To mark LGBT+ History Month 2021, award-winning creative Dolly Sen shares their experiences of stigma, mental health, and sexuality.
LGBT+ stands for Lesbian, Gay, Bisexual, Trans and Questioning or Queer, plus some newer categories.
People identifying as LGBT+ have a higher chance of experiencing poor mental health, and are more likely to experience depression, anxiety, suicidal thoughts, and substance misuse. This happens due to isolation, rejection, discrimination and inequality.
The ‘Count Me In Too’ study conducted by University of Brighton in 2007 reported:
- Half of LGB people are not ‘out’ to their GP.
- One in ten say that a healthcare worker ignored them when they did come out.
- Seven in ten said healthcare workers made inappropriate comments when they did come out.
- Only one in ten felt their partner was welcome during a consultation.
The understanding of LGBT+ history and issues is deep and complex.
Instead of trying to cover everything, I am going to write personally about my experience of being a lesbian. Lesbians are women who are emotionally and sexually attracted to other women.
I didn’t see any people who were similar to me and I didn’t have any role models. Heterosexuality was compulsory. So, at a time when I needed to make sense of my feelings and sexuality, I was instead offered repression, depression and self-hatred.
Beginnings of confusion
I grew up in a Christian family where TV and reading material were monitored. I didn’t know anything about gay people at all. I remember my dad insulting Billie Jean King, the lesbian tennis player, and using derogatory terms to describe her. I had no idea what she had done ‘wrong’.
I had crushes on Donny Osmond AND the Bionic Woman as a kid. As I got older, I had more crushes on girls than boys. When I reached puberty, I felt a sexual attraction to women. I knew what a lesbian was at that point, but I didn’t want to be one. The beginning of my confusion and anguish began there.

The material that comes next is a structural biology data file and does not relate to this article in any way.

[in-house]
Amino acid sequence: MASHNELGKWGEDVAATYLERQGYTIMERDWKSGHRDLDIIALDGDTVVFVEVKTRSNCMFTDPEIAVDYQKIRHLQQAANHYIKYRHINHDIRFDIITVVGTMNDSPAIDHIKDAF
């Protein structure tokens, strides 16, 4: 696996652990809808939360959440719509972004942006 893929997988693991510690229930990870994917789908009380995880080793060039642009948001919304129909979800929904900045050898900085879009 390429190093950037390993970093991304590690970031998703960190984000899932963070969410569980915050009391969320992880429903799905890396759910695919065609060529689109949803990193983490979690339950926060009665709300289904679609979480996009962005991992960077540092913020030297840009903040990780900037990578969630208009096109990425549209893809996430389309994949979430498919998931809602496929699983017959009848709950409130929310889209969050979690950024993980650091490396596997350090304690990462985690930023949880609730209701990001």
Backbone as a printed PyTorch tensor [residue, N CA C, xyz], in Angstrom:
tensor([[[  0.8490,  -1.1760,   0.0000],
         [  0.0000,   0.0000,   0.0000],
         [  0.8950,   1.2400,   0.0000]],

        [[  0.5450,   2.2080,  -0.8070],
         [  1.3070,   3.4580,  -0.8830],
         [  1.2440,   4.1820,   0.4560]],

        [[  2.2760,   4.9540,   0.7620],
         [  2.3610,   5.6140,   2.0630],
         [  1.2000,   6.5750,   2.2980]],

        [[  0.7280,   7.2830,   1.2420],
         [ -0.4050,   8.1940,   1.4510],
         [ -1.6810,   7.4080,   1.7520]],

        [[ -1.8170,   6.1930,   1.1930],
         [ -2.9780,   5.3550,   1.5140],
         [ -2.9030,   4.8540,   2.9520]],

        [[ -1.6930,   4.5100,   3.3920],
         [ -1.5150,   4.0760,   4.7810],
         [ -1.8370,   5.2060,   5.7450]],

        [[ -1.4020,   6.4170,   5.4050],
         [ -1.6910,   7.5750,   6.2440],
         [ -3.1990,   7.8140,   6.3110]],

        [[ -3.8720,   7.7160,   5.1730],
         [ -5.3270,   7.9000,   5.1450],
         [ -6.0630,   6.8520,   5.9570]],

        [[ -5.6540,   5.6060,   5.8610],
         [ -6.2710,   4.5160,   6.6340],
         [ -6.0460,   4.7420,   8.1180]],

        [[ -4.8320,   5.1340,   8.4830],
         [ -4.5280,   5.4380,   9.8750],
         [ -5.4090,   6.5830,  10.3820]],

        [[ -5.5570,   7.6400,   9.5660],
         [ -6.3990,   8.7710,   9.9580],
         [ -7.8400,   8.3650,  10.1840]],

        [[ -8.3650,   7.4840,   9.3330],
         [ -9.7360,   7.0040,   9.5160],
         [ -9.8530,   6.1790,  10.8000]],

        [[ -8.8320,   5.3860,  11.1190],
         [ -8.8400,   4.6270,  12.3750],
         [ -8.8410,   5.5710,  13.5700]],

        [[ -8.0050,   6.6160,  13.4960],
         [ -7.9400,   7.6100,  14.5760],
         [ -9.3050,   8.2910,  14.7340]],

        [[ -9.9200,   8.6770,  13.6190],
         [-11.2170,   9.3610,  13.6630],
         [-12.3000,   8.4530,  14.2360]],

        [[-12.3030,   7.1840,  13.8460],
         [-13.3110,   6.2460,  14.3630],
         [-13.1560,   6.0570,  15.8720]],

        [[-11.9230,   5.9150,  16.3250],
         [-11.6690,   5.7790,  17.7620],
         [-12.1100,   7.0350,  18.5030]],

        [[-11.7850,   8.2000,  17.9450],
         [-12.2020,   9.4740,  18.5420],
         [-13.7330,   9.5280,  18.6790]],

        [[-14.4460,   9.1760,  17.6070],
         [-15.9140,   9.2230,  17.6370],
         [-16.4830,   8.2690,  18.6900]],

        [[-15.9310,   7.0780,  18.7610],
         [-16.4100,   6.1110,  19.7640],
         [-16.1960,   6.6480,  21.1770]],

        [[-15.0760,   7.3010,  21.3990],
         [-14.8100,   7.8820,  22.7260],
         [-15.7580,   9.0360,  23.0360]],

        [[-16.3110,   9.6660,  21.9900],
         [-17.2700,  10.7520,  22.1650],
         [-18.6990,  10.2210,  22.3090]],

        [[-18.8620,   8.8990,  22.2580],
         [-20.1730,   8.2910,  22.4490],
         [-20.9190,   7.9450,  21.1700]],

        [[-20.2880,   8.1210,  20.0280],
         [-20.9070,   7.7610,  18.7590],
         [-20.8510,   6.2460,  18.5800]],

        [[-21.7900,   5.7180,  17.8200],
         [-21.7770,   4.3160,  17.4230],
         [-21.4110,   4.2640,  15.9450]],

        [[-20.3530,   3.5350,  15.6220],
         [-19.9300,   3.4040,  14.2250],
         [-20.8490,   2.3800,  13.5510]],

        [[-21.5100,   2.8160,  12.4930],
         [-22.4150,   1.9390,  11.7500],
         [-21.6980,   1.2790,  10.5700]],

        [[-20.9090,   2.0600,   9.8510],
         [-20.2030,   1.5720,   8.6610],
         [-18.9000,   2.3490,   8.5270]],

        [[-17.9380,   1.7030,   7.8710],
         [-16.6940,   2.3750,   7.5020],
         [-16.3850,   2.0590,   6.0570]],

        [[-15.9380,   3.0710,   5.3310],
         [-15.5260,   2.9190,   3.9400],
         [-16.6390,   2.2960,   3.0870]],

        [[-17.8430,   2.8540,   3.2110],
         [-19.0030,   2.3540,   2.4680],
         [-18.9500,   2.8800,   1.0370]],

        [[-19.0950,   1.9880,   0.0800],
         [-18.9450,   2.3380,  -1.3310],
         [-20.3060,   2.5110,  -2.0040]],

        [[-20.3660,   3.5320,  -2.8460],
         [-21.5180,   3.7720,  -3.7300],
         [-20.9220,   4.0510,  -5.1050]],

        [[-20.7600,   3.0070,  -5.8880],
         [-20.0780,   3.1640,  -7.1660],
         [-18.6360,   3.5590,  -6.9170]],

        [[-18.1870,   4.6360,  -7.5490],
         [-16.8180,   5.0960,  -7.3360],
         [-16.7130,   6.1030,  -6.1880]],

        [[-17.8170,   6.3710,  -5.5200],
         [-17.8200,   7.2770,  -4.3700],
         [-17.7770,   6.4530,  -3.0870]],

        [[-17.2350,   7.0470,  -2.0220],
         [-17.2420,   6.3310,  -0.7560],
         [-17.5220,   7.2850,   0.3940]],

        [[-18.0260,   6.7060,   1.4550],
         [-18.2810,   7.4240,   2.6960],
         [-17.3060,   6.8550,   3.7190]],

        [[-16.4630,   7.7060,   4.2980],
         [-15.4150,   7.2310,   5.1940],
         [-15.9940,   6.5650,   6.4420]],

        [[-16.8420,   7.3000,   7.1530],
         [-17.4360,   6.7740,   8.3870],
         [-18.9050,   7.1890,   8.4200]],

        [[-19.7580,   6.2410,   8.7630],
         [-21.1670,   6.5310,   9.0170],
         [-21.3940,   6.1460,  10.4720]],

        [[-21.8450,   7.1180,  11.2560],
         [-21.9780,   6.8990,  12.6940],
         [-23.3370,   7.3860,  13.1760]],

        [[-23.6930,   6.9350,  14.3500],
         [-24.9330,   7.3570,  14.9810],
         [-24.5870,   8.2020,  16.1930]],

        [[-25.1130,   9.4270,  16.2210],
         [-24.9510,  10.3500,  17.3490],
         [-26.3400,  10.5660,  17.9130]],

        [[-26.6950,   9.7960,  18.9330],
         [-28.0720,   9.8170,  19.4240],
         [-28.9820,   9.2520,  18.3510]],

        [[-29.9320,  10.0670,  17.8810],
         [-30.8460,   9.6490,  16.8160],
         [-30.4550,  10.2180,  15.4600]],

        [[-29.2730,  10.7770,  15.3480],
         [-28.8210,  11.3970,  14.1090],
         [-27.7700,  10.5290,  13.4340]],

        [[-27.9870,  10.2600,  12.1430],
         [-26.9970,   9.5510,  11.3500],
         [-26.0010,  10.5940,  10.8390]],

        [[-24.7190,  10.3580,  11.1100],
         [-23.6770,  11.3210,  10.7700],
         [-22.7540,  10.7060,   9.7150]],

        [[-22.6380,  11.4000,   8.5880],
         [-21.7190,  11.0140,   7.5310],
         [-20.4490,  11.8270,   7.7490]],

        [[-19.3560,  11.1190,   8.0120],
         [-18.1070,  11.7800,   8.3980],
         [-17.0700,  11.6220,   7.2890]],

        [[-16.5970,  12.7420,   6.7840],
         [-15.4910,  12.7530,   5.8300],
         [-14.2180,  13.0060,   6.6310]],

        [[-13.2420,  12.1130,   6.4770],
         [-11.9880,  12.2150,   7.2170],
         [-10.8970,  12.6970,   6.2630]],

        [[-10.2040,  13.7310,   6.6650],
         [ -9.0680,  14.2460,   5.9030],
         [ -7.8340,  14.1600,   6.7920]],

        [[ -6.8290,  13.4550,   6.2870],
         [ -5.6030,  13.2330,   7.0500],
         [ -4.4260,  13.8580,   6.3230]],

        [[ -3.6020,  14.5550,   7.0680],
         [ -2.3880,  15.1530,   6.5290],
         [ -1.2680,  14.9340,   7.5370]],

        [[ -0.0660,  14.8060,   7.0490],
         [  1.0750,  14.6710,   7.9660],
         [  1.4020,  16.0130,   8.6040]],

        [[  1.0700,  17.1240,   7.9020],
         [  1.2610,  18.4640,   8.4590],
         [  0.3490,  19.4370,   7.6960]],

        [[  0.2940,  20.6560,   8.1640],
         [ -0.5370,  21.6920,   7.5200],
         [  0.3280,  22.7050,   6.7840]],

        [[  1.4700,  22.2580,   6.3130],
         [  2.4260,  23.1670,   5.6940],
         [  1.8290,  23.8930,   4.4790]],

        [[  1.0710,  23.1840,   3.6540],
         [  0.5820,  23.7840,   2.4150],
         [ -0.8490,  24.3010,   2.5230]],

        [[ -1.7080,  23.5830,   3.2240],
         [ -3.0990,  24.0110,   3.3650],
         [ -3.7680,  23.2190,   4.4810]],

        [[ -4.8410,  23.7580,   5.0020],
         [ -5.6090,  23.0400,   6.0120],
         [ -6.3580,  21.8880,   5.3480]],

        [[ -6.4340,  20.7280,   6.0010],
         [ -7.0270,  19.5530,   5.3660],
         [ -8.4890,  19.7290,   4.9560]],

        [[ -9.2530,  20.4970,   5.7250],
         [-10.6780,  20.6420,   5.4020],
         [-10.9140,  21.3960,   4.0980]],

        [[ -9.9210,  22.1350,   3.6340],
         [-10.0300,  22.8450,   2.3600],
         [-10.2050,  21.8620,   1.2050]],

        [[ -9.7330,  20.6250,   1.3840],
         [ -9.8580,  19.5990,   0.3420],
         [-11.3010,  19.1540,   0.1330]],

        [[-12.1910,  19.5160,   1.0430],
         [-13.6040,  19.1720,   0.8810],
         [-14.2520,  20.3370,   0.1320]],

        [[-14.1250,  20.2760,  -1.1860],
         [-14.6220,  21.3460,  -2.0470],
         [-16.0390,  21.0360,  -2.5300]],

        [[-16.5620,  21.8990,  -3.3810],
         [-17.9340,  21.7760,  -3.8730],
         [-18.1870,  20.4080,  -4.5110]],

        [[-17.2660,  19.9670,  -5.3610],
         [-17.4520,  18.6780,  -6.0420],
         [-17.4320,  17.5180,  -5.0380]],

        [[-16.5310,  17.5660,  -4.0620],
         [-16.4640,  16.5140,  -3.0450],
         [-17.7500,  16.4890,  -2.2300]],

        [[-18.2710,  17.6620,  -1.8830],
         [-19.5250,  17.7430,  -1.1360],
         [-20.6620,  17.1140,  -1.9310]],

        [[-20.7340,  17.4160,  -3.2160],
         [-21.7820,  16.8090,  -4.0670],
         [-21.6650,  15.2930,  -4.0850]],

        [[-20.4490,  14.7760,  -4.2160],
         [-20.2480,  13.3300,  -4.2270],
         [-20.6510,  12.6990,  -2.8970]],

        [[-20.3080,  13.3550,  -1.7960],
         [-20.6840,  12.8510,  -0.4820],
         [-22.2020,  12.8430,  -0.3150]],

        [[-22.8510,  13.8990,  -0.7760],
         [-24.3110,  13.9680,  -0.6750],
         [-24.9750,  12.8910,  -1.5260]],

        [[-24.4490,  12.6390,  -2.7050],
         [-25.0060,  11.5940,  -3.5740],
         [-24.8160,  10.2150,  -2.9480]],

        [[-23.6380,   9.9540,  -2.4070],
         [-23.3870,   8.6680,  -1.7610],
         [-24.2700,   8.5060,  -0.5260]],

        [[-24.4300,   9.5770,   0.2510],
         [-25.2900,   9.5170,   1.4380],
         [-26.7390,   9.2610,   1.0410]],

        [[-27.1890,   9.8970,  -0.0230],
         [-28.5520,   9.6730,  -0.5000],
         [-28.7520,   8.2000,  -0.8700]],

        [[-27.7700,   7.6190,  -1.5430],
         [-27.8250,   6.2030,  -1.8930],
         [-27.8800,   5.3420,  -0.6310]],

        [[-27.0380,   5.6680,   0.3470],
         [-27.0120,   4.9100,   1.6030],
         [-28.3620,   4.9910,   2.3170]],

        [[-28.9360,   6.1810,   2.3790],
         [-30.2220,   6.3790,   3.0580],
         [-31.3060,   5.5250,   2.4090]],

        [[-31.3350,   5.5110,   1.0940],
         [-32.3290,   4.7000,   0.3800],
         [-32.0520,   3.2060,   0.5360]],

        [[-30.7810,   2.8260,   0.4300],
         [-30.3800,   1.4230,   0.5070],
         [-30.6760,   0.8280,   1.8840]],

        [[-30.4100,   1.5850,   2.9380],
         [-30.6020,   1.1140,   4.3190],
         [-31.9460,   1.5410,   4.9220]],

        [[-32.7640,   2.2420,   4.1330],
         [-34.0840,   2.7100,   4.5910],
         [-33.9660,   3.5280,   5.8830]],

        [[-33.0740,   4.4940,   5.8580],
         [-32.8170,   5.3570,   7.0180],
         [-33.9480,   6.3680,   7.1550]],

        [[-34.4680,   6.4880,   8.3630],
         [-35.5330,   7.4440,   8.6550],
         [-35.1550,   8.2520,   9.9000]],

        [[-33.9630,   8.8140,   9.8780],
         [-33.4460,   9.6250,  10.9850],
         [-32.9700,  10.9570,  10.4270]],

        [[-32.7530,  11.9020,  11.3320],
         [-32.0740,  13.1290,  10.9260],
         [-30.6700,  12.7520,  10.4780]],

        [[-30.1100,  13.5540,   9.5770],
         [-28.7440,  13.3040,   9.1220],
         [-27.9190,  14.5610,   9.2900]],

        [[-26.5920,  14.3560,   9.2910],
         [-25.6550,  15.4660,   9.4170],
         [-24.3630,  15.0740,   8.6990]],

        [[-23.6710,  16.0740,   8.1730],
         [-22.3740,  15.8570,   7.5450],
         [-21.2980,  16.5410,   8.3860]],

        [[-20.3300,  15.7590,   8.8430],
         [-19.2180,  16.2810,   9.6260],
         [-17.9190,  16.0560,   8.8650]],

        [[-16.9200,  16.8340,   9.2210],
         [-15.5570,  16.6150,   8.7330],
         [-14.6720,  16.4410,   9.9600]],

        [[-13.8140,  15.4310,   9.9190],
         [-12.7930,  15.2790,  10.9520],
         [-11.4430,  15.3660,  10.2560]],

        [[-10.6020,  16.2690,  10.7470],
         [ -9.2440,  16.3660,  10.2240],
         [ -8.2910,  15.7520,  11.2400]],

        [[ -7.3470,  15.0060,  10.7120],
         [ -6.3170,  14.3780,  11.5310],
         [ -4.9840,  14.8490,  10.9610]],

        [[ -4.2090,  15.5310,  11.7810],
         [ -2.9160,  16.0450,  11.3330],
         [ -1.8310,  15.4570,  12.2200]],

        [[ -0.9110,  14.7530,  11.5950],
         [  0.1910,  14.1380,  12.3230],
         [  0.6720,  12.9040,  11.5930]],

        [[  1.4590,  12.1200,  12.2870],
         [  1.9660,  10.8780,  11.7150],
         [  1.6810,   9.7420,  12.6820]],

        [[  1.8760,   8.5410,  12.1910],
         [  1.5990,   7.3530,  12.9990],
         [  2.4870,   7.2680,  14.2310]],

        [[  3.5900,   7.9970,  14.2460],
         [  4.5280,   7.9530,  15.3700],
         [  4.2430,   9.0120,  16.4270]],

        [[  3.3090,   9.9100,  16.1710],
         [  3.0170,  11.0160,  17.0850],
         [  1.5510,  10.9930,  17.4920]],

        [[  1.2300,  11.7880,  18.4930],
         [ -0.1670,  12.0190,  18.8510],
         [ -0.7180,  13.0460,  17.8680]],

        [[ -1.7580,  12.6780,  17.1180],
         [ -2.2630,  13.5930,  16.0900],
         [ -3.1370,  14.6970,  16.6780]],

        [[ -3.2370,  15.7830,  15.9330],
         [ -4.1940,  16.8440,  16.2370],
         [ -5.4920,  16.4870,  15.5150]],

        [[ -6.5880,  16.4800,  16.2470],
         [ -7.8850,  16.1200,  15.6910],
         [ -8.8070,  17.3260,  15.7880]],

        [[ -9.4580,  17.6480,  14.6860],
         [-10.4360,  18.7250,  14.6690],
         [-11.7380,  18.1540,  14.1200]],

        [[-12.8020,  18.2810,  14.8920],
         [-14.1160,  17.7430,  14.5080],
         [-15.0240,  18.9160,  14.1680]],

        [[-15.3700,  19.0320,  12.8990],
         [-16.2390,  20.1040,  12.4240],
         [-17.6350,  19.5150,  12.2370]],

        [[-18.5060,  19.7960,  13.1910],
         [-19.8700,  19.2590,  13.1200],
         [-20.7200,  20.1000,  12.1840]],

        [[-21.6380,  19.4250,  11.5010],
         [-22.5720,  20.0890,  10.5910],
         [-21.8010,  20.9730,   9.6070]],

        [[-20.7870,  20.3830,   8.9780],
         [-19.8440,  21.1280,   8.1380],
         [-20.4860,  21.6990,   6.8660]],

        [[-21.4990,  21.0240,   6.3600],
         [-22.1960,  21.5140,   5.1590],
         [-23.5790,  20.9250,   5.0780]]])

Some concepts in LGBT+ history are related to my life. ‘Compulsory Heterosexuality’ being one of them. Compulsory heterosexuality is the idea that heterosexuality is assumed and enforced by society.
I was a teenager in the 1980s, the decade Margaret Thatcher introduced Section 28, which prohibited a local authority “from intentionally promoting homosexuality or publishing material with the intention of promoting homosexuality”.
This meant that I didn’t see any people who were similar to me and I didn’t have any role models. Heterosexuality was compulsory. So, at a time when I needed to make sense of my feelings and sexuality, I was instead offered repression, depression and self-hatred.
I tried to be straight. I mixed up thinking a man was handsome with thinking this meant I fancied them. When I kissed boys as a teenager, I felt no pleasure or connection – but it was what I was supposed to do to fit in, to not be treated badly. In the instance of my violently homophobic father, it was also what kept me alive and with a roof over my head.